- Thailand's Baanrai Sugar Industry Company said it saw production at just above 8 million tonnes.
- The TCSC, which groups government officials, millers and farmers' representatives, also said it expected the crushing season to end around mid-March.
- He said about 160,000 hectares had already been converted to cassava from cane.
DUBAI: Thailand, the world's second largest exporter of sugar, could see its production fall to between 8 million and 9 million tonnes in the 2019-20 season, industry executives said on Tuesday.
Thailand's Baanrai Sugar Industry Company said it saw production at just above 8 million tonnes, an estimate lower than that of the Thai Sugar Millers Corp. last month.
The Thai Sugar Millers Corp had said production was likely to fall 28pc year on year in 2019/20 to a nine-year low of 10.5 million tonnes as drought curtails cane supplies.
“10 million tonnes is too high, it may be a little bit more than 8 million," Baanrai Sugar Industry Managing Director Nuttapol Asadathorn told a three-day industry conference in Dubai.
Commodities trader Golden Agri-resources also put the figure at between 8-9 million tonnes while the Thai Cane and Sugar Corporation (TCSC) said production was closer to 9 million tonnes than 10.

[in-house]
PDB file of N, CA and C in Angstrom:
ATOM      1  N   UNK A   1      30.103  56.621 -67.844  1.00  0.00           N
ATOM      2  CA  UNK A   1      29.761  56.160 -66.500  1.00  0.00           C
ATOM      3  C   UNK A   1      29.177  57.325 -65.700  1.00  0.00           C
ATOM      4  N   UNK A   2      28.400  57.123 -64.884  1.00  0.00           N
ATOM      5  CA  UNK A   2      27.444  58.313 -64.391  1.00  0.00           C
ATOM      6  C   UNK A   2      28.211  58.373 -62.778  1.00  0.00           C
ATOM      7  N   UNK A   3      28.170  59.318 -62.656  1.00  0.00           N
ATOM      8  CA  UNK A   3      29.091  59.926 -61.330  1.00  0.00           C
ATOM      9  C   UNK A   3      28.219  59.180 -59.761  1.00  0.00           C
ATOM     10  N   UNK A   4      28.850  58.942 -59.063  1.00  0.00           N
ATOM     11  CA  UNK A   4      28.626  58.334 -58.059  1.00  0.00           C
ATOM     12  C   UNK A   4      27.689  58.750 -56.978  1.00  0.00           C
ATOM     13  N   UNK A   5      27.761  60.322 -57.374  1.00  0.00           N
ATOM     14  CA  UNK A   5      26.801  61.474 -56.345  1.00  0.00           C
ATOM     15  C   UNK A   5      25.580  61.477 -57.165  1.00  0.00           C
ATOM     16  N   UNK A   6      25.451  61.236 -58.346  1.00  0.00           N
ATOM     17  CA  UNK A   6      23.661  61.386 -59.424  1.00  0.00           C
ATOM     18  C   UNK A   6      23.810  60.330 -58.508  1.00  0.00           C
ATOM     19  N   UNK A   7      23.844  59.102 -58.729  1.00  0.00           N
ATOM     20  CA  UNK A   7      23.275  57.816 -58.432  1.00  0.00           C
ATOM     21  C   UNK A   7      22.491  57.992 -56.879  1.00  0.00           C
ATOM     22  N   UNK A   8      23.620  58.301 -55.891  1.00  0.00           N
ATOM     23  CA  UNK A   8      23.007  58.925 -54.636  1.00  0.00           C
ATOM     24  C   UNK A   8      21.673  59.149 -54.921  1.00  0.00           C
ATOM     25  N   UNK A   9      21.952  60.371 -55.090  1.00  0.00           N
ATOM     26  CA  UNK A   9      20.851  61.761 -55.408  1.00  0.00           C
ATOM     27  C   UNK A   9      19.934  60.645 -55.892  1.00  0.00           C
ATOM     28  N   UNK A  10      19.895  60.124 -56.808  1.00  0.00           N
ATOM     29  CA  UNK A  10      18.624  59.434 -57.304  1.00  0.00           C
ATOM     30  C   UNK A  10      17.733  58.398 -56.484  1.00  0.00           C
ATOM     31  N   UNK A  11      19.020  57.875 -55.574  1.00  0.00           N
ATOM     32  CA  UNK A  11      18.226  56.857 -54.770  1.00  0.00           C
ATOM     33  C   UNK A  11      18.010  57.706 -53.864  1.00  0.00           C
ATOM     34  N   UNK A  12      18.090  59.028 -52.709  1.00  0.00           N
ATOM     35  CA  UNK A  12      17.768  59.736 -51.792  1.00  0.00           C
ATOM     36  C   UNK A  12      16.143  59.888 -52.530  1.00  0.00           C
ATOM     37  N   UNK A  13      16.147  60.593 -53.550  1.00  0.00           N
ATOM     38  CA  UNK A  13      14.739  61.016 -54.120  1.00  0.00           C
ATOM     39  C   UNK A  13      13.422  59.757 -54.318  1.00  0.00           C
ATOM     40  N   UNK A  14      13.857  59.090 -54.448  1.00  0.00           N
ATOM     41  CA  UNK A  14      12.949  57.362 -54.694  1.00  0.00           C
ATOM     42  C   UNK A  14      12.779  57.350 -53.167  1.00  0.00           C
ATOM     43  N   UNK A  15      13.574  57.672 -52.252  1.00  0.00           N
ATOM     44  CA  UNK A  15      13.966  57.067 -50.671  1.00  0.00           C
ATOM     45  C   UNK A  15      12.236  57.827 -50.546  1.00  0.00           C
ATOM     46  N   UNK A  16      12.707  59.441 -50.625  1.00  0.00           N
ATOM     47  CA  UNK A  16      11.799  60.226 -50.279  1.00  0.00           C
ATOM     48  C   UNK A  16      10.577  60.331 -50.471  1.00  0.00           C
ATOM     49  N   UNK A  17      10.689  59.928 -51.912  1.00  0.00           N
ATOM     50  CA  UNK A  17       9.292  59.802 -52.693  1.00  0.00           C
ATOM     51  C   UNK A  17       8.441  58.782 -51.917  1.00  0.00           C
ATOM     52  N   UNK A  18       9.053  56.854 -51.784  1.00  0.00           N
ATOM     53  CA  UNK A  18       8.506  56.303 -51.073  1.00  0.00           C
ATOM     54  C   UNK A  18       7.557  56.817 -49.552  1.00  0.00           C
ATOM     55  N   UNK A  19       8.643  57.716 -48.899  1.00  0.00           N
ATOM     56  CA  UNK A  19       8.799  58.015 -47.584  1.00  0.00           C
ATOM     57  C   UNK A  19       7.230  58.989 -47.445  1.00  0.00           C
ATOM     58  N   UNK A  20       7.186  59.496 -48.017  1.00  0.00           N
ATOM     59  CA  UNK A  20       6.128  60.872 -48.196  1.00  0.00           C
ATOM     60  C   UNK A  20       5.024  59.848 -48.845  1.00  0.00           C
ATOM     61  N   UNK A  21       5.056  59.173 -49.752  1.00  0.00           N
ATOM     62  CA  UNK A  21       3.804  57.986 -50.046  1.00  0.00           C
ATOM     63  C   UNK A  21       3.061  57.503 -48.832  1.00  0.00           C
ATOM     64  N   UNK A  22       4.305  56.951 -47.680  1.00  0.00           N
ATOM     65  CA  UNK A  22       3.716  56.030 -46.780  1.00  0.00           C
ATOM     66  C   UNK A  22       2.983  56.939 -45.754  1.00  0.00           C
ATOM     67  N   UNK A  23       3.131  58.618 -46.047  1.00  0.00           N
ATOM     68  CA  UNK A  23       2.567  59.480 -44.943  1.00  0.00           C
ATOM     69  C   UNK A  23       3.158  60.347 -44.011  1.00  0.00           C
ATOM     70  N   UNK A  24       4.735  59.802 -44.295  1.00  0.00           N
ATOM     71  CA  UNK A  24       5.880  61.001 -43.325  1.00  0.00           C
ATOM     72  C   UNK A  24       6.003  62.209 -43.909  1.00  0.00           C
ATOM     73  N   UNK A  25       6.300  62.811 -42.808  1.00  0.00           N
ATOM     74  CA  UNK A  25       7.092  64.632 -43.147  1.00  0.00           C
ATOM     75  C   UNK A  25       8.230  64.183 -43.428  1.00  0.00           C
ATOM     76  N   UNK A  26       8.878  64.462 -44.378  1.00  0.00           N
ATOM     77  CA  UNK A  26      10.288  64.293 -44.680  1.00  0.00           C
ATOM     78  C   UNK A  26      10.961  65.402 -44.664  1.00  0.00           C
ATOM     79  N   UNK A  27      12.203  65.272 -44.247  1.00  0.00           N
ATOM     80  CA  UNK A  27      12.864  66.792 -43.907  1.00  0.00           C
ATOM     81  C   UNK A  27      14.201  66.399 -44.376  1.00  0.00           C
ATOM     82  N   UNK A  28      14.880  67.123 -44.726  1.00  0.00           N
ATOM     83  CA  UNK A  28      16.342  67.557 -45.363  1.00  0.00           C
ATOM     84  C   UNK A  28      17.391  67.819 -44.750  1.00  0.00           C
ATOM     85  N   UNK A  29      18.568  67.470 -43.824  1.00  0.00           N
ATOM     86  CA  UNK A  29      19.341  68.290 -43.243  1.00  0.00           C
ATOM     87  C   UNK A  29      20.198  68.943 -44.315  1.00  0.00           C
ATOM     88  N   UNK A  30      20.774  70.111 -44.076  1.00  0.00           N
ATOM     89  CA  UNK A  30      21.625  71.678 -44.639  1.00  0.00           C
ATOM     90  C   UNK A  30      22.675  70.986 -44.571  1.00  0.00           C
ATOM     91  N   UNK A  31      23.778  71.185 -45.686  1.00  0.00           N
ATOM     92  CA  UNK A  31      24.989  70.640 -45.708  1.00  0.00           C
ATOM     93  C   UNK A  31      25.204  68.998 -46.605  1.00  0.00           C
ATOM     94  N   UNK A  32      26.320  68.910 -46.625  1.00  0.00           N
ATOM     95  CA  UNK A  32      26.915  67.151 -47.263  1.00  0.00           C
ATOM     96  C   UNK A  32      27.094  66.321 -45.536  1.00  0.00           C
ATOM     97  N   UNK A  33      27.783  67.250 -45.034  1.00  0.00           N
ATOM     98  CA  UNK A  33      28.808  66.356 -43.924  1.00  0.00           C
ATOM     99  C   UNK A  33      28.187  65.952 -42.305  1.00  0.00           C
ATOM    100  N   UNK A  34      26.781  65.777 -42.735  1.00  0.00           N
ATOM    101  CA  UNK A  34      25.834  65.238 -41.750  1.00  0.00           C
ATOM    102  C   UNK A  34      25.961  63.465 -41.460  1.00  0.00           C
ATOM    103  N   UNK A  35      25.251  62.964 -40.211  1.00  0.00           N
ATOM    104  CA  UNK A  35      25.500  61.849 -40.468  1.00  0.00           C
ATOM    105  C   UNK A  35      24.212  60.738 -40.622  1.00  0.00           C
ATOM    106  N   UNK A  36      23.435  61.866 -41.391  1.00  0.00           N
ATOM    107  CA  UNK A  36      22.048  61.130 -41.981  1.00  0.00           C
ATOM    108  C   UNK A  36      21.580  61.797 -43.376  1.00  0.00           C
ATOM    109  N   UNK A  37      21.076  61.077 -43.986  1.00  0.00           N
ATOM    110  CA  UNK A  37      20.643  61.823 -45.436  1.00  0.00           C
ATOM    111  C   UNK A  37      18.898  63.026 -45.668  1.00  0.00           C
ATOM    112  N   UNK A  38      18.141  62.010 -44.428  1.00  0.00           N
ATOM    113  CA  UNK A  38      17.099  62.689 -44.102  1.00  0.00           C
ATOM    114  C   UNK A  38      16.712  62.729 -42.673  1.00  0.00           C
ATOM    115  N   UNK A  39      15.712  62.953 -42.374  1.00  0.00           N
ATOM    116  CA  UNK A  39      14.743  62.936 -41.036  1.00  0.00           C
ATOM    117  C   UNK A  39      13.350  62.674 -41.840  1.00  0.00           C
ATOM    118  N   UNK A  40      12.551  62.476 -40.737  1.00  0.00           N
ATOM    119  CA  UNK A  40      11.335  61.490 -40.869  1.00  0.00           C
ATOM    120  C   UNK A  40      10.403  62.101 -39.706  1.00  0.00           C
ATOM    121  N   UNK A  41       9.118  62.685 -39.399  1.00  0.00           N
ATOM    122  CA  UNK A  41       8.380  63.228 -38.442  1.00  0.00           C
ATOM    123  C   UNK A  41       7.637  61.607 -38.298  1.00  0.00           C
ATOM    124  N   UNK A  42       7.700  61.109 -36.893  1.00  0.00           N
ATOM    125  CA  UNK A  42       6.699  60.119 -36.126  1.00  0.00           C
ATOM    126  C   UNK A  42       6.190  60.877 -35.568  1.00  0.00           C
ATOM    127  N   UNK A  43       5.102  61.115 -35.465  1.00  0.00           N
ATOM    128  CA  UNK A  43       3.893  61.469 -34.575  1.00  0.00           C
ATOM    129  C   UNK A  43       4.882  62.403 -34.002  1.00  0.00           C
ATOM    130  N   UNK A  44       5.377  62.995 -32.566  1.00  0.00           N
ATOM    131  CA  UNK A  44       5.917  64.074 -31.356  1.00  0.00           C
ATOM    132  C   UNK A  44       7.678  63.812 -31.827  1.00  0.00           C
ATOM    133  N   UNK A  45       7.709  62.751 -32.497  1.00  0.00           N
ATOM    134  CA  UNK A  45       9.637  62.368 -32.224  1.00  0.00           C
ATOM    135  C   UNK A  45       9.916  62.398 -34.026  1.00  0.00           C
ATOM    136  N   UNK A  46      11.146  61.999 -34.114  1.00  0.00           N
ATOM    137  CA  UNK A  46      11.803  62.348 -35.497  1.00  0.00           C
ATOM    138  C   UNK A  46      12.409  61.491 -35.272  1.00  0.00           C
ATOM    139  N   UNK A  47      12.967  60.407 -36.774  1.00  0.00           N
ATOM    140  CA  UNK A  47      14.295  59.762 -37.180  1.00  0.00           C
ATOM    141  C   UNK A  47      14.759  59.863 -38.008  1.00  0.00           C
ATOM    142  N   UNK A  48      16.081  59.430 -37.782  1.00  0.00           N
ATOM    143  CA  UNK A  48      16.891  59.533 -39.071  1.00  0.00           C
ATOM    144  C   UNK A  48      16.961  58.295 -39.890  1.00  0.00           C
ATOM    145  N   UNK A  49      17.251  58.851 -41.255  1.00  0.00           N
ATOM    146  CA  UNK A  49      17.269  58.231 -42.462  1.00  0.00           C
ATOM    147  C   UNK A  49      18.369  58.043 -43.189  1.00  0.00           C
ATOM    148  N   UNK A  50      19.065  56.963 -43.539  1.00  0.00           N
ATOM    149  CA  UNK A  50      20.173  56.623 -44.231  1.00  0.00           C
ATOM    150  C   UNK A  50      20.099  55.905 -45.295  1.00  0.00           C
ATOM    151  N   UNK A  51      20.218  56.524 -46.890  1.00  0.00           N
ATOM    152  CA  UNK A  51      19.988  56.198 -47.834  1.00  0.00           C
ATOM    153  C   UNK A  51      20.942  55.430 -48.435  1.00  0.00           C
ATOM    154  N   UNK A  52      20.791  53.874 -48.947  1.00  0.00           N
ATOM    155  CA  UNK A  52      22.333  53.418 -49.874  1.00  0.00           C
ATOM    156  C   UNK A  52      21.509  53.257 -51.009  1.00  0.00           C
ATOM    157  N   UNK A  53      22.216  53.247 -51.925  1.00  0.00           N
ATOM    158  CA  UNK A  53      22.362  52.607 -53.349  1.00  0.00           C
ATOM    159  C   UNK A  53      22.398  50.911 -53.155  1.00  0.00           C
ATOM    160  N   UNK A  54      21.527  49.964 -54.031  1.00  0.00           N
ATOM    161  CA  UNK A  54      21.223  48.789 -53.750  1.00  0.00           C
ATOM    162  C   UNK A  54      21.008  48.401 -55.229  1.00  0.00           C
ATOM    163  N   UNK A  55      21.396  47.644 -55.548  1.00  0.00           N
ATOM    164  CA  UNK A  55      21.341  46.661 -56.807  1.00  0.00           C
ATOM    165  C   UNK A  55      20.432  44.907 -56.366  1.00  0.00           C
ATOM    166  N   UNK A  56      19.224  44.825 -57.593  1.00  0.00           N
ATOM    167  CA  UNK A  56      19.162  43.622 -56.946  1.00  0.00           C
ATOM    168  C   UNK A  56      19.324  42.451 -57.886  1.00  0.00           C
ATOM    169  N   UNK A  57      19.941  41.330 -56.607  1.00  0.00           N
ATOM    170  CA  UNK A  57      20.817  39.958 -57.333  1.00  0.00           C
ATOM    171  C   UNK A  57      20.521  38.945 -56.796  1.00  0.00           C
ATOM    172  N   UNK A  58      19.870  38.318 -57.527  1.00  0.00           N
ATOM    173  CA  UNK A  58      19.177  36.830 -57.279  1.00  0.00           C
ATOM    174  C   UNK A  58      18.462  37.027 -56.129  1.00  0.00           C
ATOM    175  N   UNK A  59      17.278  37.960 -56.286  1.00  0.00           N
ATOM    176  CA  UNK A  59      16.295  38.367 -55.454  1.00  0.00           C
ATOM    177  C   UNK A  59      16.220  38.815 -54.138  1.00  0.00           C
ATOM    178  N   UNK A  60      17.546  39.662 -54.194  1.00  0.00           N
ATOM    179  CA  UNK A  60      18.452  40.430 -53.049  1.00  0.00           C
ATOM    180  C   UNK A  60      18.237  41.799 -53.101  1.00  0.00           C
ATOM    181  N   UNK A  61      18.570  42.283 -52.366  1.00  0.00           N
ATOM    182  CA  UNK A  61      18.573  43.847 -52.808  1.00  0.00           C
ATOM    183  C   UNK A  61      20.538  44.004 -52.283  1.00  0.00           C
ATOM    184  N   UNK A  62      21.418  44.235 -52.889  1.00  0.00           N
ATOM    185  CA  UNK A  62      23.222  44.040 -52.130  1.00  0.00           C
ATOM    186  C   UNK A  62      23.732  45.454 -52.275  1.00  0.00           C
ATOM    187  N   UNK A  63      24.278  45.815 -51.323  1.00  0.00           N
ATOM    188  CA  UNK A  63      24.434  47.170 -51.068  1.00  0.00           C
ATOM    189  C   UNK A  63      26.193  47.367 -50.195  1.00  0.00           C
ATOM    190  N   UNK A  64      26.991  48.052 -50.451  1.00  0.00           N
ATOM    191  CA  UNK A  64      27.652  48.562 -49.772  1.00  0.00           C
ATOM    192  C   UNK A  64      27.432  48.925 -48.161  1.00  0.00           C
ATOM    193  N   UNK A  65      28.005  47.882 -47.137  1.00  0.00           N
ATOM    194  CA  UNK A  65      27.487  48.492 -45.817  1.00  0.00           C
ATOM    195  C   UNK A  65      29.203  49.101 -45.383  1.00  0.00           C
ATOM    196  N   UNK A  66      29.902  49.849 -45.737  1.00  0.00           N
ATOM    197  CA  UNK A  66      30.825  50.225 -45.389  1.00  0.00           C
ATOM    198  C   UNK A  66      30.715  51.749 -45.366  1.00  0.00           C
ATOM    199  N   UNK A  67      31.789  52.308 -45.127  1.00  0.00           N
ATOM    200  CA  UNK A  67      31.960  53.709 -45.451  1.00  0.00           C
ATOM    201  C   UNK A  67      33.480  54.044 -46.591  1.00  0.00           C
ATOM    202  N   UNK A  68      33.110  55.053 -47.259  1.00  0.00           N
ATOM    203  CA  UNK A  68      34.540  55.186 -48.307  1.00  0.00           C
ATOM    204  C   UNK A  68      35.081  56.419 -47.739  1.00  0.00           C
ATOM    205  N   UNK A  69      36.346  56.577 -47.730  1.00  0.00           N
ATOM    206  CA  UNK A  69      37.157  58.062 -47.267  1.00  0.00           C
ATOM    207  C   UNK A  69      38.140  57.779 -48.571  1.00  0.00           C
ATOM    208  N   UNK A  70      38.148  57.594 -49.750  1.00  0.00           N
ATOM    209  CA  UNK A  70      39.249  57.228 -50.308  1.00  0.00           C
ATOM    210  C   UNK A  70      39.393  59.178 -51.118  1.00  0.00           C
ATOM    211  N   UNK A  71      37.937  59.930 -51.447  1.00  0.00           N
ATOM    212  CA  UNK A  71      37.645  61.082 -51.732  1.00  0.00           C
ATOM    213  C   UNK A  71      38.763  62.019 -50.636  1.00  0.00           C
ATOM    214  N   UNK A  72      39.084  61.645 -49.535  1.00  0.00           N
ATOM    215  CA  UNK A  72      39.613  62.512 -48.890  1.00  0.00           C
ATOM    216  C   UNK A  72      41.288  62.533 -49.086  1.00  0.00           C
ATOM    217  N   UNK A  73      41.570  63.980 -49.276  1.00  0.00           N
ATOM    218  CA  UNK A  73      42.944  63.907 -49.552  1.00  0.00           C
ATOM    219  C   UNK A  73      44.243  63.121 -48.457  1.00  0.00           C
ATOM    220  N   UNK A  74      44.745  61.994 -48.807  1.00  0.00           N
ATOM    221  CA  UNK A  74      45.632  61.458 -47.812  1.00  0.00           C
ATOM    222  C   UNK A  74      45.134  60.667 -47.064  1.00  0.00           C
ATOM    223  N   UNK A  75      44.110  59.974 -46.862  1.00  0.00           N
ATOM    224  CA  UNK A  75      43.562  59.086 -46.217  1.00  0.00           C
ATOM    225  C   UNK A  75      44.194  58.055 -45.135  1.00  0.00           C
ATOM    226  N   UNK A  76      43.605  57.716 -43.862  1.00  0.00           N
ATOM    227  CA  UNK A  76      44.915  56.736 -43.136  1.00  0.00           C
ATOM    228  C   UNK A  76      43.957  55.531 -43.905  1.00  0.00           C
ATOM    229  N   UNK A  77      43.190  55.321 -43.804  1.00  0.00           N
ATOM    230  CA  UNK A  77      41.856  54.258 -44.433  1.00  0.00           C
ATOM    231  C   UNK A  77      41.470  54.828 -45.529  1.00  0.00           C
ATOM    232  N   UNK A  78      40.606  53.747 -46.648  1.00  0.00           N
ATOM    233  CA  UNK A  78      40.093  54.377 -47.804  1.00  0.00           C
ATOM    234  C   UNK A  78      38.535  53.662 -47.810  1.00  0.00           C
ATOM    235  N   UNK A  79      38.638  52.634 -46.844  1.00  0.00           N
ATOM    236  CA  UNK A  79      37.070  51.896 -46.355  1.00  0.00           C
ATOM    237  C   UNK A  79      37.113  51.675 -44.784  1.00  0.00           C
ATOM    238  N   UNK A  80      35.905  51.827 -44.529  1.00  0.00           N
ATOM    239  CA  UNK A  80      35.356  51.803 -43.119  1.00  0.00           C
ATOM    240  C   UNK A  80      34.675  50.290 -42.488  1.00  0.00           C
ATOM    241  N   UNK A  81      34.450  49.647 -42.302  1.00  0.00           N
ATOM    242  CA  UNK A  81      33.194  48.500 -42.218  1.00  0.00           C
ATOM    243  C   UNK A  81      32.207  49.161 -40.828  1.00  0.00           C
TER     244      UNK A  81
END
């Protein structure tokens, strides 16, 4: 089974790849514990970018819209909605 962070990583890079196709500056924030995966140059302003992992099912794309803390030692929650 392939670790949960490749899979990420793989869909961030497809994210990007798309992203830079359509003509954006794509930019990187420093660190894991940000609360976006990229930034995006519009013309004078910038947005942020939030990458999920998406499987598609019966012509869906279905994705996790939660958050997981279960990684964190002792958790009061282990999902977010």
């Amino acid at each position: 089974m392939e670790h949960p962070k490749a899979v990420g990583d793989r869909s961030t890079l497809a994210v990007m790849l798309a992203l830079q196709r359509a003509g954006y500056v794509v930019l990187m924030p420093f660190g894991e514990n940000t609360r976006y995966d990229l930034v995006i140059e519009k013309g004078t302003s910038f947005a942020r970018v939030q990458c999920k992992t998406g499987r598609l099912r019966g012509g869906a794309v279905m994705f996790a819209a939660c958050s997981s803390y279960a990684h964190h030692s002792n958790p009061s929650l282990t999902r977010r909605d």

The TCSC, which groups government officials, millers and farmers' representatives, also said it expected the crushing season to end around mid-March.
“Mills should be closed soon, I think before the middle of March," Apichat Laksanasirisak, General Manager of TCSC said.
Baanrai's Asadathorn also said he expected the sugar cane acreage for the 2020-21 season to drop by around 10pc, as farmers move to grow more profitable crops such as cassava.
“Cane prices are low and the weather is so dry at the moment," he said.
“Normally the farmers when they cut the cane they do planting at the same time but this year they are afraid that there is not enough water for cane to grow."
He said about 160,000 hectares had already been converted to cassava from cane.
Thailand's lower production is expected to limit exports and support global prices.